Sharing the border with Tibet, China, and India, Nepal takes massive inspiration from these nations that influence their food styles and varieties. Generally, Nepali food takes close inspiration from Indian dishes, but they vary in flavor and aroma.
Even though the cooking styles are similar, Nepal represents a unique taste and is much healthier. Nepal also has curry, one of the staple foods eaten at least once daily in every Nepali household.
When you think of Nepali curry, they do not have mashed or pureed ingredients as in Indian curry. Furthermore, Nepali curries usually have a more crunchy texture and thin gravy. The staple dish is Daal, Bhaat, and ra Tarkari (Lentils, Rice, and Curry). Also, the curry (tarkari) can have various types and flavors with veg and non-veg options.
Top Three Curry Recipes Around Nepali Household
Yes, Nepal also uses a variety of curry powders for their curry dishes depending upon what they are cooking. For those unknowns, curry powder is a blend of different spices that combine to give a warm and robust flavor to whatever dish it is used in.
You can find these curry powders in any local market or even prepare one yourself at home. Typically, a curry powder consists of spices such as cloves, cardamom, ginger, caraway, ajwain seeds, star anise, black pepper, mustard seeds, mace, sesame seeds, and cinnamon. Here, you can also mix other spices of your choice, like nutmeg, fennel seeds, dried basil, poppy seeds, saffron, and many more.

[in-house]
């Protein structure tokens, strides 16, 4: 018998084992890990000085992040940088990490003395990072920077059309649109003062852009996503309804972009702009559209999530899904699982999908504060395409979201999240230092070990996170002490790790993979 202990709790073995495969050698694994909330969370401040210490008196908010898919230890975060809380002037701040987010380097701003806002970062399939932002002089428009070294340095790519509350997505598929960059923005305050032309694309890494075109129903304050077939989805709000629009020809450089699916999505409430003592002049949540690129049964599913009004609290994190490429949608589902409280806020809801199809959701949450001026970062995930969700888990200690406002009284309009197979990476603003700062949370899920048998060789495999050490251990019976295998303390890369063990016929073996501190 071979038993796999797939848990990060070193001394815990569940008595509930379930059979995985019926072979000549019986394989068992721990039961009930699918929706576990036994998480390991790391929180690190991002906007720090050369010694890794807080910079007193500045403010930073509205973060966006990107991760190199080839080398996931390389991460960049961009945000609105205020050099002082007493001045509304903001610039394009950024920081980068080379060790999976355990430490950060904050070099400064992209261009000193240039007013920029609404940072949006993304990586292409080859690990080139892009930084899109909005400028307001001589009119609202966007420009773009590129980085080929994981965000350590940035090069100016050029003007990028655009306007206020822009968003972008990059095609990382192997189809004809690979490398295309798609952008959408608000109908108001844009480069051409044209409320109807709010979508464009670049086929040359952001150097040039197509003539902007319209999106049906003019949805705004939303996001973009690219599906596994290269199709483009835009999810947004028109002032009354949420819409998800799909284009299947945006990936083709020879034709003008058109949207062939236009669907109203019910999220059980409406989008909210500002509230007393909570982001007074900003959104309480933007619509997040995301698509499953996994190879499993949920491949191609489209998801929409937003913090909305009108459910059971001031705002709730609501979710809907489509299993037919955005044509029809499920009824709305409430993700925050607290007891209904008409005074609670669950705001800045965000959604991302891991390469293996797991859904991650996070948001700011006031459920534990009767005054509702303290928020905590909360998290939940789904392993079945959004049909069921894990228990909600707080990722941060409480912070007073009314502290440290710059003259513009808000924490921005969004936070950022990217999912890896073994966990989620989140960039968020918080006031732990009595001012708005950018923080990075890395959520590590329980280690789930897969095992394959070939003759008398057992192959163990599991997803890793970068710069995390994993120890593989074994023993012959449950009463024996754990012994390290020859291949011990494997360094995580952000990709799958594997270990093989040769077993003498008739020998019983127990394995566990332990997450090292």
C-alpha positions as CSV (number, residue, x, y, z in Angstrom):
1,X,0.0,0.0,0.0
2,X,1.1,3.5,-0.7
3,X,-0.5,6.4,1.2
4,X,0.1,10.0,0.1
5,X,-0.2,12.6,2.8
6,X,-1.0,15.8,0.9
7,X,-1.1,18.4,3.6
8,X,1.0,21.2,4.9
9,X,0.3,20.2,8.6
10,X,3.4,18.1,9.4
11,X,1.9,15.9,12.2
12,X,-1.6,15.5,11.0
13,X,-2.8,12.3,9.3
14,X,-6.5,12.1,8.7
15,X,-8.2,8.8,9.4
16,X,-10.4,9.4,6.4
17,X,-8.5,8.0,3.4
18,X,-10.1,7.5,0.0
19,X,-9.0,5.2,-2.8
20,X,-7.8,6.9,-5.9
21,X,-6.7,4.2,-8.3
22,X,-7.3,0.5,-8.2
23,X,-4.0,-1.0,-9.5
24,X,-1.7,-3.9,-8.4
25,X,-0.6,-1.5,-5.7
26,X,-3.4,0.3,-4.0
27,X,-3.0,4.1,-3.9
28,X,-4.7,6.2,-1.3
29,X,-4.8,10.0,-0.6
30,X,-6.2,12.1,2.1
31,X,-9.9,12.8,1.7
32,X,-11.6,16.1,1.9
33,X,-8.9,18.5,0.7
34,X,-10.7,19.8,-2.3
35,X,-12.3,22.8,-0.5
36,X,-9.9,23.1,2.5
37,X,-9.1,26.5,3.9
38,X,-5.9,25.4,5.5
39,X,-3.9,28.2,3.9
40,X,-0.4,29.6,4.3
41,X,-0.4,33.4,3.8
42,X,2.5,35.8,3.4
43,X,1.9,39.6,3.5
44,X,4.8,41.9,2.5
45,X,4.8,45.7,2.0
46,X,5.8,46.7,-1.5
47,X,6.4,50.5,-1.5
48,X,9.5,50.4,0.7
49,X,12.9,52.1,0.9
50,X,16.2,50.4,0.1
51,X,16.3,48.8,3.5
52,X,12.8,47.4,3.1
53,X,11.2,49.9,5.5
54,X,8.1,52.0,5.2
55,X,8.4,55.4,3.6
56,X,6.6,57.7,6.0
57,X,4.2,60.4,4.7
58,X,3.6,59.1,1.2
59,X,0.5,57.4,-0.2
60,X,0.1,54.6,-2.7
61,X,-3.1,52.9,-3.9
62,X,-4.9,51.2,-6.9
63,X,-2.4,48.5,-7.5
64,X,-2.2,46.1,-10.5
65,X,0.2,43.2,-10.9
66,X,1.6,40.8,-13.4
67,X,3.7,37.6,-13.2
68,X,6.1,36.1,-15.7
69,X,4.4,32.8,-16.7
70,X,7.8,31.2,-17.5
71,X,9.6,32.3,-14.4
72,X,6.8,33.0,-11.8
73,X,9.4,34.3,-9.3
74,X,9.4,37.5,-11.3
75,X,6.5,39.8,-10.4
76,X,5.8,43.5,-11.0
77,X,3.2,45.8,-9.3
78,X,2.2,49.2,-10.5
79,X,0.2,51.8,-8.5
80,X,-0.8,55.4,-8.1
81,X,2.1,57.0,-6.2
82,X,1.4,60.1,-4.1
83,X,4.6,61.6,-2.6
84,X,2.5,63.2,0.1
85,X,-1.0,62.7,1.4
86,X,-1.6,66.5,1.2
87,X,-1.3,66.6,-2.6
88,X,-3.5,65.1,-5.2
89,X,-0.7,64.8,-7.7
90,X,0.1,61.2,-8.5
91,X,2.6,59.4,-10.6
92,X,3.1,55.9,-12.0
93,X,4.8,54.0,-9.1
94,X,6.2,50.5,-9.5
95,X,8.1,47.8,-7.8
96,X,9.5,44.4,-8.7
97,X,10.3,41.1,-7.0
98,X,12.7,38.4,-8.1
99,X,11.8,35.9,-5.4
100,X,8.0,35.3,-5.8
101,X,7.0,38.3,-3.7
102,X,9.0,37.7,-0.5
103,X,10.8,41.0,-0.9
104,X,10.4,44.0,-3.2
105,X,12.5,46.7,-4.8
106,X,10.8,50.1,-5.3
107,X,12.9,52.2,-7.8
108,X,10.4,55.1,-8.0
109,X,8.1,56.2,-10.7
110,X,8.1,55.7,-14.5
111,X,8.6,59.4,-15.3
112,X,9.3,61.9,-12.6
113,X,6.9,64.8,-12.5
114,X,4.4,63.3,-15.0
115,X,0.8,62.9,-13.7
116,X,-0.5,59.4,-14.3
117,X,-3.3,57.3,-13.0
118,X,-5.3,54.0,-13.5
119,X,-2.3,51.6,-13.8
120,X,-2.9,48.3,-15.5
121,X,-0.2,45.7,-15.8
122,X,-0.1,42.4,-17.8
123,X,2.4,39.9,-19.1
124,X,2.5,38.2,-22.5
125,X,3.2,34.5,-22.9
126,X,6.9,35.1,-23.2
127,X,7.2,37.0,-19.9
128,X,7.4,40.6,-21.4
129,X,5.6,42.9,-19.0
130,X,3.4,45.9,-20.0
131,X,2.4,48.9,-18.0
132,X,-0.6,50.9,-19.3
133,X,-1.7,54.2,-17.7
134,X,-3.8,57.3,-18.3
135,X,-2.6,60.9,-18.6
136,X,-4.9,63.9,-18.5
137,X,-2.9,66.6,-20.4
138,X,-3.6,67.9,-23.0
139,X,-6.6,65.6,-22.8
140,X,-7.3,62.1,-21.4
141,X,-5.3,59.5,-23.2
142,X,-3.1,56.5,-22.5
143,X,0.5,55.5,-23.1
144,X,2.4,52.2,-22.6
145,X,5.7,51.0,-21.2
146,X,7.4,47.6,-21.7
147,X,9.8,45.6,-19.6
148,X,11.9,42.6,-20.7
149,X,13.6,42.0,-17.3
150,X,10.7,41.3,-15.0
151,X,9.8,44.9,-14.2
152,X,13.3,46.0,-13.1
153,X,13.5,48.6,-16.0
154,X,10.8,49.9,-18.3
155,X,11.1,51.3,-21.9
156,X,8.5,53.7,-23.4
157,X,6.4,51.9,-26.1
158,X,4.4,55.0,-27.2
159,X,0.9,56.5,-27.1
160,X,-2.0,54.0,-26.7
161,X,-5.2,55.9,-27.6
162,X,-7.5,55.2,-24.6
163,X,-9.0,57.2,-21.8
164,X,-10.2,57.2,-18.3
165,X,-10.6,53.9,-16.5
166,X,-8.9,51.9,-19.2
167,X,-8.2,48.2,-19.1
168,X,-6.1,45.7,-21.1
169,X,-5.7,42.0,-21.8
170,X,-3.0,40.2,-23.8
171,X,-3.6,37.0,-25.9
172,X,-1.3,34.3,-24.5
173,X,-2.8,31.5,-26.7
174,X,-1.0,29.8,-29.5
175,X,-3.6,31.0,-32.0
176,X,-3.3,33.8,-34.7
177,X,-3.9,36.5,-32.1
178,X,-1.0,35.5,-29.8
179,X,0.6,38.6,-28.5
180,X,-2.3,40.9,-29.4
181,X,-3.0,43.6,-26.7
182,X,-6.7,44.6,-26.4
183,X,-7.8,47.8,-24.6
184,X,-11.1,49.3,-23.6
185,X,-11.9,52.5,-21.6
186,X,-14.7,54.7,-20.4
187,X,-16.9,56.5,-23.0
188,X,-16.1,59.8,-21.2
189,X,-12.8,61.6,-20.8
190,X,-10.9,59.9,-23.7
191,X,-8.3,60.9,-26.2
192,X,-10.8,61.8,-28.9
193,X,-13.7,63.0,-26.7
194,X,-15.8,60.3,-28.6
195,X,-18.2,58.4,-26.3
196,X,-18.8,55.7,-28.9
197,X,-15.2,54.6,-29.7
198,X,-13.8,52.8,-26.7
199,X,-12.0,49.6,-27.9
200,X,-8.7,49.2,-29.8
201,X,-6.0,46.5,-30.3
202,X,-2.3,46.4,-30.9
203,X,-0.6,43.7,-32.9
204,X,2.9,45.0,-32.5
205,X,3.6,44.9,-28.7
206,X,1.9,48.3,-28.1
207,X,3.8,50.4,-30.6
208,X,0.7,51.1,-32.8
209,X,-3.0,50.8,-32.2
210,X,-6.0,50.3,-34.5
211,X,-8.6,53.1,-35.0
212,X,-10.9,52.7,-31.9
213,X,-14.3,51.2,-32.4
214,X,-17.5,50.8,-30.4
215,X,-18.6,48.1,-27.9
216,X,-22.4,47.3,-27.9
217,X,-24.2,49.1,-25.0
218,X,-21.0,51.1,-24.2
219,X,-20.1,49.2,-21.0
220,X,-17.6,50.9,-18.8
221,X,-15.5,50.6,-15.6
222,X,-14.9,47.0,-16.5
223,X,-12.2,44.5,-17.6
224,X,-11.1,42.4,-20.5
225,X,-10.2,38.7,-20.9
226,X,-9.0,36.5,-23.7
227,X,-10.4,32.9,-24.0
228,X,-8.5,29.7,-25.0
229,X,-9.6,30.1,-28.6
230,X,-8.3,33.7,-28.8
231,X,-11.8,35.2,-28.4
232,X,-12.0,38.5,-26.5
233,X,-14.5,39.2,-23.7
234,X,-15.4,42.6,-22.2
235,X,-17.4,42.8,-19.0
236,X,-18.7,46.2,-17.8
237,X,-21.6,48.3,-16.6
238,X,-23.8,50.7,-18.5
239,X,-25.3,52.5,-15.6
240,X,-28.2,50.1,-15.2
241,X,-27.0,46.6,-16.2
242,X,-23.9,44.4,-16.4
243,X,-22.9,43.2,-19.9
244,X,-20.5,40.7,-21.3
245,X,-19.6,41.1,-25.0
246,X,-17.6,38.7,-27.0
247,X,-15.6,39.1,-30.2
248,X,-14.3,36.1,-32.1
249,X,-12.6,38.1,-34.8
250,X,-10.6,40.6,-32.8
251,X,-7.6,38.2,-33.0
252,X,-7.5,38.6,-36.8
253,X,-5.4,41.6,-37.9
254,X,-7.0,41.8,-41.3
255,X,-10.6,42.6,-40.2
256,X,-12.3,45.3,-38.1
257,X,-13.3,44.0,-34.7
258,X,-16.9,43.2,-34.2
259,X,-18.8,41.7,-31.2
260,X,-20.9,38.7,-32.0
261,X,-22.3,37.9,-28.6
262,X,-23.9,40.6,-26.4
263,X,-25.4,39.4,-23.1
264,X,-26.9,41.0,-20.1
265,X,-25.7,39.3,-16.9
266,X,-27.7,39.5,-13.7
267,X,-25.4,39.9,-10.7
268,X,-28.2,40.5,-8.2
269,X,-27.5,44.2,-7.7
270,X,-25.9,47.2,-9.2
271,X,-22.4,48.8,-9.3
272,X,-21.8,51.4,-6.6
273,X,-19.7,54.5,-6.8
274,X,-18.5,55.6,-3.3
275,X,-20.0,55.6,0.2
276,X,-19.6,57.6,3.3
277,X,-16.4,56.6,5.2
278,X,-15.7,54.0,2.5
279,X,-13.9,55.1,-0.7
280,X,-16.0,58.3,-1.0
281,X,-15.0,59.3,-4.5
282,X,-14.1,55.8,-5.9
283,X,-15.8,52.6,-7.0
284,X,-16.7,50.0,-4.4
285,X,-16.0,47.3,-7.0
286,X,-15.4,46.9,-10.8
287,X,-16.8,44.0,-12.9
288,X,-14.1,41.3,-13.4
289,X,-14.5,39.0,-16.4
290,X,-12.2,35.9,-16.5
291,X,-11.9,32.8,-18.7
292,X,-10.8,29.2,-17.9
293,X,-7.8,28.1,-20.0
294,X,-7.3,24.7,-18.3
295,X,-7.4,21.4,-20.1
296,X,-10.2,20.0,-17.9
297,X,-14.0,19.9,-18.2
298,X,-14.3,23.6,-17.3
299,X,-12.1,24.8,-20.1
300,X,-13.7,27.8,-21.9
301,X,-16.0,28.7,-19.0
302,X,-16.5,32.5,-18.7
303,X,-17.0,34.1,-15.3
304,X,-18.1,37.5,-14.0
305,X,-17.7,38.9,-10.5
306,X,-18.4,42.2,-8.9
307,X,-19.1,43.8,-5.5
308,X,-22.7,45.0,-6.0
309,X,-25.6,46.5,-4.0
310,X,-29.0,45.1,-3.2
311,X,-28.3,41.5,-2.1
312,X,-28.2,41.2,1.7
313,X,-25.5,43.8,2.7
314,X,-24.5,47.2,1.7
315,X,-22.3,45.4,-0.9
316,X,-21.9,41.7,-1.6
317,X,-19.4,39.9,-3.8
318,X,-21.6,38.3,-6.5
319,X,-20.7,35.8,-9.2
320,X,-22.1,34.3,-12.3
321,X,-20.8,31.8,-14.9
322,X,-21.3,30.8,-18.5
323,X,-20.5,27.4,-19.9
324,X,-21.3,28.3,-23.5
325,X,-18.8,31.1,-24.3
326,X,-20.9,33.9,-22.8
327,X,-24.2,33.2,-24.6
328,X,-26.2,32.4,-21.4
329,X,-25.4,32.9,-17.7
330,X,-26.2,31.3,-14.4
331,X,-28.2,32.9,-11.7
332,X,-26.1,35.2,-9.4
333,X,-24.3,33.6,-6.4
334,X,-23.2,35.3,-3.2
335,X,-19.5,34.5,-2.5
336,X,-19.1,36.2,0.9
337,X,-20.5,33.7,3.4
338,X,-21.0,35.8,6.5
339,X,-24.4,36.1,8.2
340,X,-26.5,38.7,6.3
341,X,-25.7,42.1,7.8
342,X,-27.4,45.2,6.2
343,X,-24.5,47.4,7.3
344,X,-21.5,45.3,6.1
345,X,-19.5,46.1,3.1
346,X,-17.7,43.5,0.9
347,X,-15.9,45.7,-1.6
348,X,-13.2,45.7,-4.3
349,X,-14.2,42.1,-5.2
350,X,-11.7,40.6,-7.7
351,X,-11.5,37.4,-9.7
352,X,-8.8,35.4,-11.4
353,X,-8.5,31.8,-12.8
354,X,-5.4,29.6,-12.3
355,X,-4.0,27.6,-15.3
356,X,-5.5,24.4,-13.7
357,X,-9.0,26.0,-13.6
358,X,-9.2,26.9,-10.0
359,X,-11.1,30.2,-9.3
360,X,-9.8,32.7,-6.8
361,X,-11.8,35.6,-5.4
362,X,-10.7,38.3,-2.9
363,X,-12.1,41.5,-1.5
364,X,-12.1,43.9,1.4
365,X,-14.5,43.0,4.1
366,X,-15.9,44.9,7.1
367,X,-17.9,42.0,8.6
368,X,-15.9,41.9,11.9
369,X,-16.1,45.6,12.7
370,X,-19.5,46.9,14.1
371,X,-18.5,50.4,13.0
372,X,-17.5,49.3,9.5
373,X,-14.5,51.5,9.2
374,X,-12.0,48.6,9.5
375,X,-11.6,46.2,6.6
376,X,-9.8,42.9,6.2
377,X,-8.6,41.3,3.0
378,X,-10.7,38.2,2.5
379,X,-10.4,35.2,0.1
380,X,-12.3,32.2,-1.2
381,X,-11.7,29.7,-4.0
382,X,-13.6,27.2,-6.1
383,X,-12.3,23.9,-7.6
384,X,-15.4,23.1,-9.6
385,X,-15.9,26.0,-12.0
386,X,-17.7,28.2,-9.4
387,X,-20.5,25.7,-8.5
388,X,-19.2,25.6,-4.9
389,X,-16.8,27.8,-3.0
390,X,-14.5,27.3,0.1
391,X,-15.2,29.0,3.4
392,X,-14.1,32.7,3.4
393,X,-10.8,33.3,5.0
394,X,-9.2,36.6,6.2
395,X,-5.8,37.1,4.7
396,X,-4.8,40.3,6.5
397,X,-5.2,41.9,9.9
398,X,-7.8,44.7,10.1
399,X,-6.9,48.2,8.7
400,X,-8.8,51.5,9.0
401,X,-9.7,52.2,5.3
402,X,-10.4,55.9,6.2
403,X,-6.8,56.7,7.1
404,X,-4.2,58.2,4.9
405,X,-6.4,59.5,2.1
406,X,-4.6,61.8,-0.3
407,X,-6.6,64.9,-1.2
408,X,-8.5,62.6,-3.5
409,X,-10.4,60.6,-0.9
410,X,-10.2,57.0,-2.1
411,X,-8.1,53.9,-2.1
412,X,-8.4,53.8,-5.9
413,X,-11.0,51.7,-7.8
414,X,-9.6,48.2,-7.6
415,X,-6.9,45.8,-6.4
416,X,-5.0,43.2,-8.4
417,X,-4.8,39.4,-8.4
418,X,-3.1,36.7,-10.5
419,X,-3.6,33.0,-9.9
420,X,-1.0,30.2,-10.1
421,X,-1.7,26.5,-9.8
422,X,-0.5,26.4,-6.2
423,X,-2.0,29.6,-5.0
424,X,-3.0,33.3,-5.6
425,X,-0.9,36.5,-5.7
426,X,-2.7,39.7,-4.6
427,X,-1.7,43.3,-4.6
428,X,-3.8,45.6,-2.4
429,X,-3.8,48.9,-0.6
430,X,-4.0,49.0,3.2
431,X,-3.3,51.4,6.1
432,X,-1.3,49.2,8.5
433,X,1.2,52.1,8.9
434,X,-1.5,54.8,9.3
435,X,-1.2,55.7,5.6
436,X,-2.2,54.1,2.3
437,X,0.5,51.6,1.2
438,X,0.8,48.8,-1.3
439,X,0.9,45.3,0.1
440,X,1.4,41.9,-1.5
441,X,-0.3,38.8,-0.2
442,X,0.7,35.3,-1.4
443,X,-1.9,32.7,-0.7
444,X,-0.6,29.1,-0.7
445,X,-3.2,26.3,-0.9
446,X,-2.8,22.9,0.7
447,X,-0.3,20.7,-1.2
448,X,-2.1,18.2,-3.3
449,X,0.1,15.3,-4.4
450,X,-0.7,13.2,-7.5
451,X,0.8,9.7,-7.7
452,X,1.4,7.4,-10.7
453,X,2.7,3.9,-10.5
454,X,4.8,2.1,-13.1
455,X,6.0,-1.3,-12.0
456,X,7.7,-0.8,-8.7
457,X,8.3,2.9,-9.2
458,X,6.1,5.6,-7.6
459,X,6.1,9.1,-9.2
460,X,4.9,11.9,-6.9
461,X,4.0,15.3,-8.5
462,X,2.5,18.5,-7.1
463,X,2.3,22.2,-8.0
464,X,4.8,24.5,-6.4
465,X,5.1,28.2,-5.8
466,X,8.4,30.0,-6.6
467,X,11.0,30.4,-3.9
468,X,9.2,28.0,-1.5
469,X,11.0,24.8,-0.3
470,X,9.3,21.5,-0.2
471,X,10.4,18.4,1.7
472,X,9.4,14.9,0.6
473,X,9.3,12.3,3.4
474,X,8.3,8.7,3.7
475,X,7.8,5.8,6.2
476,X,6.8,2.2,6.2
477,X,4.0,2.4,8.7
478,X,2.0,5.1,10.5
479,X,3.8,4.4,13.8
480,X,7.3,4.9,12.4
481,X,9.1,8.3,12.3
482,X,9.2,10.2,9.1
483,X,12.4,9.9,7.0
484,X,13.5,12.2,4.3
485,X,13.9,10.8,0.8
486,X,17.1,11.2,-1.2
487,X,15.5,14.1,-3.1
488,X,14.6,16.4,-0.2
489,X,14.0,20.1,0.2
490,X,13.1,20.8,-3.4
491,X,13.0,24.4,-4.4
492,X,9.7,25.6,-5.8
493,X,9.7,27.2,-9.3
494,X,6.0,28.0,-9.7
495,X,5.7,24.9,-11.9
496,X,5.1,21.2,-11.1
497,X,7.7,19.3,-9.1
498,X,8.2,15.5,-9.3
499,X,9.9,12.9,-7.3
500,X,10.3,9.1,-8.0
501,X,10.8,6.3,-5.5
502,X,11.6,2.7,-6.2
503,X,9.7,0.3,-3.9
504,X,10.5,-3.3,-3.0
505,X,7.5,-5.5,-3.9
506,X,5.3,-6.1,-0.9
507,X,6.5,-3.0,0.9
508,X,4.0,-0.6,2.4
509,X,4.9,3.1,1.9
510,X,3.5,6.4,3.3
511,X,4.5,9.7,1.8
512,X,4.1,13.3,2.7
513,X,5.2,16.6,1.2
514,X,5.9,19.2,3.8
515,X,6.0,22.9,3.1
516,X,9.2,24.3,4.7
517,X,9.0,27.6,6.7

Altogether, you can make some delicious Nepali curry from almost everything. Additionally, the dishes range from veg to non-veg items. Below are some of the curry dishes in detail.
Karkalo Ko Tarkari (Taro Leaves Curry)
It is one of Nepal’s most delicious gravy curries, made from Karkalo leaves. As a fun fact, it is widely produced in Nepal during Panchami during the Teej festival.
As tasty as this curry is, it is equally difficult to cut, clean, and prepare to cook. Well, this plant has the presence of toxic calcium oxalate crystals, and hence, some people get allergies and itchiness just by touching it.